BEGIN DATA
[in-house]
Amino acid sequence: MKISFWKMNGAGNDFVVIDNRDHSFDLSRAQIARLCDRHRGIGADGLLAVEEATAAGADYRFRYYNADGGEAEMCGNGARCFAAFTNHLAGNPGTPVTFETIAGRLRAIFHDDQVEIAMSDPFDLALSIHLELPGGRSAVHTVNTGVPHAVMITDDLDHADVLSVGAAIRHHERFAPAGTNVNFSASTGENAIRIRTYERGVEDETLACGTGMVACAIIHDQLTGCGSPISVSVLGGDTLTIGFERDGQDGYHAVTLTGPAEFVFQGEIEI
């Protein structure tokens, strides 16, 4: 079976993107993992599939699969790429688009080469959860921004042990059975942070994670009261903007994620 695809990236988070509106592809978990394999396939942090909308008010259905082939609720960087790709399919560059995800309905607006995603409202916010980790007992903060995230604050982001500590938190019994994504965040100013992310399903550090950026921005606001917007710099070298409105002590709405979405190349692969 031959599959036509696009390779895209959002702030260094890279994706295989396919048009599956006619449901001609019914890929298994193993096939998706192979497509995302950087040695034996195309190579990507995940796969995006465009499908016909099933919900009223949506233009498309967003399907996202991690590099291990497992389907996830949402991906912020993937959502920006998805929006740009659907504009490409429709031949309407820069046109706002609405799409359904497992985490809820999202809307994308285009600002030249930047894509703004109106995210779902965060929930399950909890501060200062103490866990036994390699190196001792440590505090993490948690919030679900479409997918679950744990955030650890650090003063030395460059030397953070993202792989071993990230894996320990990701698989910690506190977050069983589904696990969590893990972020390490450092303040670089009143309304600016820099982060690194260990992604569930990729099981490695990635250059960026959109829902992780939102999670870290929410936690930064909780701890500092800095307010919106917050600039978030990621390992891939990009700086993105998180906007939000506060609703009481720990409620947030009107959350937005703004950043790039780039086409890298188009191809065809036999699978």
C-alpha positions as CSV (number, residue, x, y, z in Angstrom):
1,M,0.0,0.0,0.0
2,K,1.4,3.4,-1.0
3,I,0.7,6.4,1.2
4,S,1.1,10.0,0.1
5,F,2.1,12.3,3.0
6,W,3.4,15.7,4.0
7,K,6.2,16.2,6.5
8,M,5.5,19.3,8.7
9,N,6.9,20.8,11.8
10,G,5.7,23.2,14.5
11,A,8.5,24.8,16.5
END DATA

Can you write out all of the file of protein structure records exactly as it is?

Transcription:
[in-house]
Amino acid sequence: MKISFWKMNGAGNDFVVIDNRDHSFDLSRAQIARLCDRHRGIGADGLLAVEEATAAGADYRFRYYNADGGEAEMCGNGARCFAAFTNHLAGNPGTPVTFETIAGRLRAIFHDDQVEIAMSDPFDLALSIHLELPGGRSAVHTVNTGVPHAVMITDDLDHADVLSVGAAIRHHERFAPAGTNVNFSASTGENAIRIRTYERGVEDETLACGTGMVACAIIHDQLTGCGSPISVSVLGGDTLTIGFERDGQDGYHAVTLTGPAEFVFQGEIEI
């Protein structure tokens, strides 16, 4: 079976993107993992599939699969790429688009080469959860921004042990059975942070994670009261903007994620 695809990236988070509106592809978990394999396939942090909308008010259905082939609720960087790709399919560059995800309905607006995603409202916010980790007992903060995230604050982001500590938190019994994504965040100013992310399903550090950026921005606001917007710099070298409105002590709405979405190349692969 031959599959036509696009390779895209959002702030260094890279994706295989396919048009599956006619449901001609019914890929298994193993096939998706192979497509995302950087040695034996195309190579990507995940796969995006465009499908016909099933919900009223949506233009498309967003399907996202991690590099291990497992389907996830949402991906912020993937959502920006998805929006740009659907504009490409429709031949309407820069046109706002609405799409359904497992985490809820999202809307994308285009600002030249930047894509703004109106995210779902965060929930399950909890501060200062103490866990036994390699190196001792440590505090993490948690919030679900479409997918679950744990955030650890650090003063030395460059030397953070993202792989071993990230894996320990990701698989910690506190977050069983589904696990969590893990972020390490450092303040670089009143309304600016820099982060690194260990992604569930990729099981490695990635250059960026959109829902992780939102999670870290929410936690930064909780701890500092800095307010919106917050600039978030990621390992891939990009700086993105998180906007939000506060609703009481720990409620947030009107959350937005703004950043790039780039086409890298188009191809065809036999699978």
C-alpha positions as CSV (number, residue, x, y, z in Angstrom):
1,M,0.0,0.0,0.0
2,K,1.4,3.4,-1.0
3,I,0.7,6.4,1.2
4,S,1.1,10.0,0.1
5,F,2.1,12.3,3.0
6,W,3.4,15.7,4.0
7,K,6.2,16.2,6.5
8,M,5.5,19.3,8.7
9,N,6.9,20.8,11.8
10,G,5.7,23.2,14.5
11,A,8.5,24.8,16.5